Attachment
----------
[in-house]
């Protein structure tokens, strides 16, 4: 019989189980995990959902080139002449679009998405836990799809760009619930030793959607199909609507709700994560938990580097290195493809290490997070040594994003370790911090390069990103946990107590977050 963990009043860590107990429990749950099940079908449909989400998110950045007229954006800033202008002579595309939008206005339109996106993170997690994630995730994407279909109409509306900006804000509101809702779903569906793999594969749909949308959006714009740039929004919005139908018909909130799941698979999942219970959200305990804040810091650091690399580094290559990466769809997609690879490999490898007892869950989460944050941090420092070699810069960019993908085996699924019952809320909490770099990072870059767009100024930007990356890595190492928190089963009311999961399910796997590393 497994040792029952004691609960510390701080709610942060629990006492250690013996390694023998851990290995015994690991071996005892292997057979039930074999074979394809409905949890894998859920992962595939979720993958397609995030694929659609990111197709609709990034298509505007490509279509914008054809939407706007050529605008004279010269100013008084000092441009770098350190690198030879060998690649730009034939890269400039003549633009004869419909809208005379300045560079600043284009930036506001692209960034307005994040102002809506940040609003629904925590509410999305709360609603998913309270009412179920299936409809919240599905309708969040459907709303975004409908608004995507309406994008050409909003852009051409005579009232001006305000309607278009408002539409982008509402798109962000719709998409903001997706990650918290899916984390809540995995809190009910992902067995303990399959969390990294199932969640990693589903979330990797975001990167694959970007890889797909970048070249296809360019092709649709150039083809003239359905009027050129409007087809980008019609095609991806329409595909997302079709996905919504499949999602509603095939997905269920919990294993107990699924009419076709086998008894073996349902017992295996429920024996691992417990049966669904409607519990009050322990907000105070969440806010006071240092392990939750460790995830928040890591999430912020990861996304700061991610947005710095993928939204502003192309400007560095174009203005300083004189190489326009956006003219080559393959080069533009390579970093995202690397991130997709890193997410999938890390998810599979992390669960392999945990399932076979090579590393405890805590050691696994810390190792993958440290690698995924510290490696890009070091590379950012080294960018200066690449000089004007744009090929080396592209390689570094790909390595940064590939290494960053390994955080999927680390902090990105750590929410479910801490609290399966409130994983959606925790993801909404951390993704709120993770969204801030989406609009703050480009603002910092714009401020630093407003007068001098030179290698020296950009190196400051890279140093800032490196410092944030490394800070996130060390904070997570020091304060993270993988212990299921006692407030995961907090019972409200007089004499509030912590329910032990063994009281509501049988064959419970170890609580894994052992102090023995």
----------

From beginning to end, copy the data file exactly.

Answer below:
[in-house]
């Protein structure tokens, strides 16, 4: 019989189980995990959902080139002449679009998405836990799809760009619930030793959607199909609507709700994560938990580097290195493809290490997070040594994003370790911090390069990103946990107590977050 963990009043860590107990429990749950099940079908449909989400998110950045007229954006800033202008002579595309939008206005339109996106993170997690994630995730994407279909109409509306900006804000509101809702779903569906793999594969749909949308959006714009740039929004919005139908018909909130799941698979999942219970959200305990804040810091650091690399580094290559990466769809997609690879490999490898007892869950989460944050941090420092070699810069960019993908085996699924019952809320909490770099990072870059767009100024930007990356890595190492928190089963009311999961399910796997590393 497994040792029952004691609960510390701080709610942060629990006492250690013996390694023998851990290995015994690991071996005892292997057979039930074999074979394809409905949890894998859920992962595939979720993958397609995030694929659609990111197709609709990034298509505007490509279509914008054809939407706007050529605008004279010269100013008084000092441009770098350190690198030879060998690649730009034939890269400039003549633009004869419909809208005379300045560079600043284009930036506001692209960034307005994040102002809506940040609003629904925590509410999305709360609603998913309270009412179920299936409809919240599905309708969040459907709303975004409908608004995507309406994008050409909003852009051409005579009232001006305000309607278009408002539409982008509402798109962000719709998409903001997706990650918290899916984390809540995995809190009910992902067995303990399959969390990294199932969640990693589903979330990797975001990167694959970007890889797909970048070249296809360019092709649709150039083809003239359905009027050129409007087809980008019609095609991806329409595909997302079709996905919504499949999602509603095939997905269920919990294993107990699924009419076709086998008894073996349902017992295996429920024996691992417990049966669904409607519990009050322990907000105070969440806010006071240092392990939750460790995830928040890591999430912020990861996304700061991610947005710095993928939204502003192309400007560095174009203005300083004189190489326009956006003219080559393959080069533009390579970093995202690397991130997709890193997410999938890390998810599979992390669960392999945990399932076979090579590393405890805590050691696994810390190792993958440290690698995924510290490696890009070091590379950012080294960018200066690449000089004007744009090929080396592209390689570094790909390595940064590939290494960053390994955080999927680390902090990105750590929410479910801490609290399966409130994983959606925790993801909404951390993704709120993770969204801030989406609009703050480009603002910092714009401020630093407003007068001098030179290698020296950009190196400051890279140093800032490196410092944030490394800070996130060390904070997570020091304060993270993988212990299921006692407030995961907090019972409200007089004499509030912590329910032990063994009281509501049988064959419970170890609580894994052992102090023995």